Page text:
“from air to air, like an empty net,
dredging through streets and ambient atmosphere, I came”
– Pablo Neruda
I won't say I am the first Persian to walk the Inca Trail but I do believe I am one of the few. Machu Picchu is a travel destination at an international level and a goal of the young and fit, and some not so young and fit, is to walk the ancient stone trail that wends through the Peruvian Andes and leads finally to the lost Incan city. About my companions on the trek, I could say the less said the better, but then I wouldn't have a very long story, would I? First there were the Greeks. She thought she was Cleopatra and walked around Machu Picchu holding her large orange scarf up to the wind. He was young and tall and after the first day arranged to have one of the porters carry their pack. Then there were two young men from Holland whom we told apart by the color of their jeans. There was a group of young Americans of whom more later. And finally a couple from Italy who must be thought lucky to have understood so little English. Our guide, four porters, and the cook completed the group.
We picked up the trail beside the river Urubamba that cuts through the Sierra and flows in a broad arc around Machu Picchu. The first day was windy and dusty walking along the river, the landscape dry with a few low bushes and an occasional cactus with bright orange flowers. It didn't take long to sort out the different categories of people along the trail. There were the fast and the slow of course. And then those that were good or bad going uphill and good or bad going downhill. Later there were those that had trouble with the altitude and those that didn't.
Our first sight of an Incan ruin came the first day when we hiked up a small river valley and saw across the other side the remains of a small Incan town named Llacta Pata that was built in stone following the curves of the mountain and the river. From there we went up and up and up the valley to our first night's campsite in the front yard of a Peruvian family who somehow survive by growing corn and potatoes and from the business they get from the foot-traffic along the trail. We wondered if these were the people a friend of ours had called the poorest in the world and what dreams of revolution floated across the mountain valleys. There were twelve in the family, living in two mud houses with single rooms that functioned as kitchen, bedroom, living room, and a place to keep the young piglets during the winter nights. It reminded me of the houses in the village were I grew up and the way we would bring the newborn baby lambs and goats inside to keep them warm by the fire. We were tired that night but not too tired to admire the star-studded sky enclosed by the dark shapes of mountains.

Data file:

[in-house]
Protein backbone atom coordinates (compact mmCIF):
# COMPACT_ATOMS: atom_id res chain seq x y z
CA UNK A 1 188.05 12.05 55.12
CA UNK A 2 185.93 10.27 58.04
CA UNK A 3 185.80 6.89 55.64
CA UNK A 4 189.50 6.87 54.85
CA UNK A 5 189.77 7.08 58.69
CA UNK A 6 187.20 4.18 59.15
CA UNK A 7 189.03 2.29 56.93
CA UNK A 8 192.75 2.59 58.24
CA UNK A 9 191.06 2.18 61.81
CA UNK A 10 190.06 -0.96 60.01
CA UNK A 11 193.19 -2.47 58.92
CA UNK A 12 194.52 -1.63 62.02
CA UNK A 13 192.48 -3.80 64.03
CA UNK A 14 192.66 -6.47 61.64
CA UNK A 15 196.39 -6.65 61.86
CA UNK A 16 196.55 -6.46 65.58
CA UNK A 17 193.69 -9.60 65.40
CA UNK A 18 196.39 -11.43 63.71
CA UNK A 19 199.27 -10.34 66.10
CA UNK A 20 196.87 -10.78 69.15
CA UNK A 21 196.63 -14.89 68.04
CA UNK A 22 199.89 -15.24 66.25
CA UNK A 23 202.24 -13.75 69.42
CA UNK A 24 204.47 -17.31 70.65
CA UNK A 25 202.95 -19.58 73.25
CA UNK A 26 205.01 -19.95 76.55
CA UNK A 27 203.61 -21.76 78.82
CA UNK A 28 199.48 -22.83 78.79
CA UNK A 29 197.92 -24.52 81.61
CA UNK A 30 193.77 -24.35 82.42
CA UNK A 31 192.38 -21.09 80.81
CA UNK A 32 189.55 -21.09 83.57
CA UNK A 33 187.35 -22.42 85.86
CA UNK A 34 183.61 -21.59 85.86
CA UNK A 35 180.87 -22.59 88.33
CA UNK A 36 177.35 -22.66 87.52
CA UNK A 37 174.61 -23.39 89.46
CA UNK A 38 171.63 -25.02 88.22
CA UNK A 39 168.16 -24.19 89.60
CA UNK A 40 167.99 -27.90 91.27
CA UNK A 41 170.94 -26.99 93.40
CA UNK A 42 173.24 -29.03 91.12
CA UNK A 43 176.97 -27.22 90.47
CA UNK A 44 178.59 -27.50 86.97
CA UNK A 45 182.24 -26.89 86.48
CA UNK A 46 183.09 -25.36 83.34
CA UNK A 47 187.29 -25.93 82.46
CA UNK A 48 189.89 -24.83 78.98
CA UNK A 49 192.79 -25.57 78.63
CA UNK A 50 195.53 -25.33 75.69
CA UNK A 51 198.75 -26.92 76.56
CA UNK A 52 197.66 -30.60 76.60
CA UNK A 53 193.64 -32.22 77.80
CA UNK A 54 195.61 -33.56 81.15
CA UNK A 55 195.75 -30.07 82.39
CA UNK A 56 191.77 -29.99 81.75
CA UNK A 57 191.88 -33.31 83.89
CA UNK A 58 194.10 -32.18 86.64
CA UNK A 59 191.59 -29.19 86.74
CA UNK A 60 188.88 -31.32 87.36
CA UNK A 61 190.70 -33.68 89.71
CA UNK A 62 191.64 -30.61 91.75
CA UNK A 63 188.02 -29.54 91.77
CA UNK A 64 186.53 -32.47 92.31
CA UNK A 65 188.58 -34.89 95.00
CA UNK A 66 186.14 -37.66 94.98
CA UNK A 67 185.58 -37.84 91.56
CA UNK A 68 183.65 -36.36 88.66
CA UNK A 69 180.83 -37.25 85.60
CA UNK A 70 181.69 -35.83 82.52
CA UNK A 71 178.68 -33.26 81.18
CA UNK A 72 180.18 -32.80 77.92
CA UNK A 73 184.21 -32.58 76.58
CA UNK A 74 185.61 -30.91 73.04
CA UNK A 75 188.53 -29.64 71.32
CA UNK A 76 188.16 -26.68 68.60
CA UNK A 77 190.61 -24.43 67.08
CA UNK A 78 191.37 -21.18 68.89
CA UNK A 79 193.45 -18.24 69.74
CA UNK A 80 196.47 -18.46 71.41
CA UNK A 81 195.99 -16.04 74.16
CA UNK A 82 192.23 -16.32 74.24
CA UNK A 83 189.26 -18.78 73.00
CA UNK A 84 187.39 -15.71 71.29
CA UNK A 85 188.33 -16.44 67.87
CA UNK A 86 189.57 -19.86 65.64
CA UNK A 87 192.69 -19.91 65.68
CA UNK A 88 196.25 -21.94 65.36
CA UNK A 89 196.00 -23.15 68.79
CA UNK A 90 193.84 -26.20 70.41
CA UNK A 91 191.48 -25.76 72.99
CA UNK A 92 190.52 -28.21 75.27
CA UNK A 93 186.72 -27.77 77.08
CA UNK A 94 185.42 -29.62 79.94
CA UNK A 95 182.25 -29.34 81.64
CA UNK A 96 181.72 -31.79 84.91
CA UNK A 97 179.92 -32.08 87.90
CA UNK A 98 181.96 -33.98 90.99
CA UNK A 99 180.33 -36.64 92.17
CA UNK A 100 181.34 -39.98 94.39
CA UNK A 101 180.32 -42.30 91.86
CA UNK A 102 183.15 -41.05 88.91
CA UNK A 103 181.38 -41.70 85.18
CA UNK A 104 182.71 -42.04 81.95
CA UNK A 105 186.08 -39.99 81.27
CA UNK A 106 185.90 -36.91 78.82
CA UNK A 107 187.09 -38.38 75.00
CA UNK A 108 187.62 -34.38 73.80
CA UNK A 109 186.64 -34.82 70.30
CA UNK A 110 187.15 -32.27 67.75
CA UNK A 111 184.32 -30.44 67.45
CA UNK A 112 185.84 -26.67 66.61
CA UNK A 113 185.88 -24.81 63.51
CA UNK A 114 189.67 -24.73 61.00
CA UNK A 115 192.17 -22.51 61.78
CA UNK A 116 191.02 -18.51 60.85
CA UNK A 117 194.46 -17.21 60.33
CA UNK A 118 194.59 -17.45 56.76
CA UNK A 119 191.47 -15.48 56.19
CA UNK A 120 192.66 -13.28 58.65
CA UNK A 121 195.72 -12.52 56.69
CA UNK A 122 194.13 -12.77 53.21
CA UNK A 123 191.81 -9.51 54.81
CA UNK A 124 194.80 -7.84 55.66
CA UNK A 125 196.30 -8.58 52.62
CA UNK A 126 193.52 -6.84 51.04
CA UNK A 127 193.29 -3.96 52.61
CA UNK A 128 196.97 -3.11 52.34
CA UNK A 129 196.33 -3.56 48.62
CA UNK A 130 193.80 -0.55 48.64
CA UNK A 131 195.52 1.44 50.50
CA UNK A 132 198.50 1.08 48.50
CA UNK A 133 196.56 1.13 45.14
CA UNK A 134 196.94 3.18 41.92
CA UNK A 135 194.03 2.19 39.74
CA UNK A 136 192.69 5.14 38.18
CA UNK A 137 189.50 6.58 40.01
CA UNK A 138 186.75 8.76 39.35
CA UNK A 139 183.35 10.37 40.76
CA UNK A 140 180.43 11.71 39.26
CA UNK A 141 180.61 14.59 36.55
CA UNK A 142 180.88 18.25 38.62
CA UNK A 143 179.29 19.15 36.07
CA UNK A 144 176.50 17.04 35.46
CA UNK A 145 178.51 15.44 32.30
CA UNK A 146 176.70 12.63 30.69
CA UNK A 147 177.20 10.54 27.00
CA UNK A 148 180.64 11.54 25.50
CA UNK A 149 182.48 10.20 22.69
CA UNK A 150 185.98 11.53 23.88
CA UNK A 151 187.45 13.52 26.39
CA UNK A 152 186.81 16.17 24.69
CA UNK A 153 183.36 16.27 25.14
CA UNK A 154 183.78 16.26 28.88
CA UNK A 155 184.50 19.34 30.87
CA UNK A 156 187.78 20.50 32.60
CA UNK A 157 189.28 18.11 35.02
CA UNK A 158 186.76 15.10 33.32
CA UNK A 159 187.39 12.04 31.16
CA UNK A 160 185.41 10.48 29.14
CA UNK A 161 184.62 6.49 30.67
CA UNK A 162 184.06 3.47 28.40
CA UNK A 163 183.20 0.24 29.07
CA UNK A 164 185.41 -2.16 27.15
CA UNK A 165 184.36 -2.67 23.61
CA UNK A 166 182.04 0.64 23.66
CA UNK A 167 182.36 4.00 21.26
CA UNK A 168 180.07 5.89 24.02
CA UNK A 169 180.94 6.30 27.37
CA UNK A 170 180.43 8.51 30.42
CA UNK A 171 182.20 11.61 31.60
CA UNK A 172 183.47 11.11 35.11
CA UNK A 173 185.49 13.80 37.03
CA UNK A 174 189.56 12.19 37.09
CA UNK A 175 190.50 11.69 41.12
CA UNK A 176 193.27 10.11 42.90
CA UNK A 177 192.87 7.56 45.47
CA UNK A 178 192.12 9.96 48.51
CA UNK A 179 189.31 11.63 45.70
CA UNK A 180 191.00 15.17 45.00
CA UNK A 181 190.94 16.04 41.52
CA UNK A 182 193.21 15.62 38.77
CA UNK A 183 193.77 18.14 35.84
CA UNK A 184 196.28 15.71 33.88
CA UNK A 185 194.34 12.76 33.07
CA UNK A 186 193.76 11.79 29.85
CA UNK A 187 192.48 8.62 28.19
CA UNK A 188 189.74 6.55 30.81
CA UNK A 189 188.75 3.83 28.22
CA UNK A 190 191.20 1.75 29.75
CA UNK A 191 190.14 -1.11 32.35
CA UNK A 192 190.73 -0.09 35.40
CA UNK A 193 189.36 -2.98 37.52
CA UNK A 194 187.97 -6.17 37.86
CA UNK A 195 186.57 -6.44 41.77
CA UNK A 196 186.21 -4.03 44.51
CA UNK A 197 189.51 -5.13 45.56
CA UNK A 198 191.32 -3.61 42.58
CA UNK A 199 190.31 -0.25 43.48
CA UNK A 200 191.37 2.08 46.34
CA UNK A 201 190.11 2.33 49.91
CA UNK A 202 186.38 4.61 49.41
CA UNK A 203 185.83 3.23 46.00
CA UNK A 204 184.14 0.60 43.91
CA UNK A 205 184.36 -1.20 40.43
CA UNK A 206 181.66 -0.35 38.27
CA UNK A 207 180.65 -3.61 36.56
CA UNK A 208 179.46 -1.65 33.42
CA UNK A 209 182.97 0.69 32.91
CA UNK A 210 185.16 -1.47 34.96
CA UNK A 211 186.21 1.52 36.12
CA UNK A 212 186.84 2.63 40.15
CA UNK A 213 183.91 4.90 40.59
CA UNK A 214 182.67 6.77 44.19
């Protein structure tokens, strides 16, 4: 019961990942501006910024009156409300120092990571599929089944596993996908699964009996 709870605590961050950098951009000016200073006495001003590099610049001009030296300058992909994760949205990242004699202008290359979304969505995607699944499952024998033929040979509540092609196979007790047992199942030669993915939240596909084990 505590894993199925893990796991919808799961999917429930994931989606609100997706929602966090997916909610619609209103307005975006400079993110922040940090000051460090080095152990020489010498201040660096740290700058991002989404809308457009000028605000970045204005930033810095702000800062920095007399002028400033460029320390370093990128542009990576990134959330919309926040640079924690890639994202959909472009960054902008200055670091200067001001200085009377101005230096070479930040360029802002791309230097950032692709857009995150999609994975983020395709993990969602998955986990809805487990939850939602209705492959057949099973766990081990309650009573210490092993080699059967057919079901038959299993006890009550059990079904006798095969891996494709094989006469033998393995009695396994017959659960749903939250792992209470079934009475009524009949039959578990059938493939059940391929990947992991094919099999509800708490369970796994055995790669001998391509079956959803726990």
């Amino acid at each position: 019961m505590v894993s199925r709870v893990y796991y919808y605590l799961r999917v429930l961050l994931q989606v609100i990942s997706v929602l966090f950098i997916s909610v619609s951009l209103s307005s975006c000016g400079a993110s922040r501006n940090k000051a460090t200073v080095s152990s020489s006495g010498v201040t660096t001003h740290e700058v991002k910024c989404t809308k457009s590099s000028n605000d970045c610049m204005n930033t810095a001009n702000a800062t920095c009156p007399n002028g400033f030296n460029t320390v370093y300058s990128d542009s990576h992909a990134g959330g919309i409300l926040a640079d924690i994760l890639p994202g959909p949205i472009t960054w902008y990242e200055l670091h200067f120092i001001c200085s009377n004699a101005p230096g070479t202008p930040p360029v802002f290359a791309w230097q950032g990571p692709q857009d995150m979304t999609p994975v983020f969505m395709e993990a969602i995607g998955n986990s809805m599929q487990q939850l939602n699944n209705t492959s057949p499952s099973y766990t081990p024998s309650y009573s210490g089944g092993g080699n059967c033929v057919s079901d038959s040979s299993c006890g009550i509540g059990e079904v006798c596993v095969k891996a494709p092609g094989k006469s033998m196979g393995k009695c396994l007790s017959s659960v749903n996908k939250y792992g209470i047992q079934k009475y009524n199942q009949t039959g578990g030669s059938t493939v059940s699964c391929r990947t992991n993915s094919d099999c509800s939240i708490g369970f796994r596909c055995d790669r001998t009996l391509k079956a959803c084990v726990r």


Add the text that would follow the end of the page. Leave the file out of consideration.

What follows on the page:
The second day of the trail is said to be the hardest and it lived up to its reputation. We were going up again, but this time more steeply. The trail climbed steadily over the six hour hike up to the first mountain pass at 4200 m. The strongest hikers went ahead, along with the porters who always needed a head start to be able to set up camp and have our meals ready. A few local people were at hand with horses and mules for those lacking the stamina or with feet too raw from the first day's trek. From low dry scrubland we climbed through mountain forest and then into puma, the low vegetation of grasses and herbs that grows above the treeline. There were orchids amidst purple lupines and snow on the distant peaks of the Cordillera Negra. By now the air was thin and every step took an effort. Ten steps would set your heart pounding. The many stops along the way were a chance to admire the mountain scenery and also to contemplate the progress of two men carrying the sides of a house up the mountain pass in relays. Lunch at the top consisted of oranges, soup, and stew. Our guide circulated among the group making sure none of us had a headache, one of the first symptoms of altitude sickness.
The second night's campground was in a high valley a short way down the mountain. Darkness fell early and the evening was frigid. There was nothing to do but retreat to the tents and the warmth of our sleeping bags. What went on elsewhere I cannot say but the two of us had as our diversion Neruda's long poem, “The Heights of Machu Picchu,” which had been adding to the weight in my backpack. I had read it many times without feeling that I fathomed Neruda's meaning. By candlelight we read the lines: